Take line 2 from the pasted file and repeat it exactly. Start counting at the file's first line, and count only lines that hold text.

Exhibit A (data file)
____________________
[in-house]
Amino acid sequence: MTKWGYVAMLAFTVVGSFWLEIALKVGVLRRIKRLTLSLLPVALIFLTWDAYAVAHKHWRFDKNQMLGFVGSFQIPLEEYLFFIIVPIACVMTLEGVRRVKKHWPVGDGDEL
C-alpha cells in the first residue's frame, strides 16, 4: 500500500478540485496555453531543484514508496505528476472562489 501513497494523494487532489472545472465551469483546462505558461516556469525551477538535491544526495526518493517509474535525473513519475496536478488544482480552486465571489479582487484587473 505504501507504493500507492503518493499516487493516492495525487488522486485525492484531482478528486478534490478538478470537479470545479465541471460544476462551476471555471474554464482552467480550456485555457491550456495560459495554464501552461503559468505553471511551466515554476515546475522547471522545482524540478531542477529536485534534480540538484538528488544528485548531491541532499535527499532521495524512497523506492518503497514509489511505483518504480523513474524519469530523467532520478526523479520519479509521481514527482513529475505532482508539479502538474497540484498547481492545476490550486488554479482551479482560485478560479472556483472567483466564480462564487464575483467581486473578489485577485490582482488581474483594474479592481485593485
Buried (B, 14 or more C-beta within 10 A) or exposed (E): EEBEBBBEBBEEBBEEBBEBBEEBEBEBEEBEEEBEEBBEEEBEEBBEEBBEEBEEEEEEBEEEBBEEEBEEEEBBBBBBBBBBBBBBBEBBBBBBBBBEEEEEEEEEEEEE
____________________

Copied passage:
Amino acid sequence: MTKWGYVAMLAFTVVGSFWLEIALKVGVLRRIKRLTLSLLPVALIFLTWDAYAVAHKHWRFDKNQMLGFVGSFQIPLEEYLFFIIVPIACVMTLEGVRRVKKHWPVGDGDEL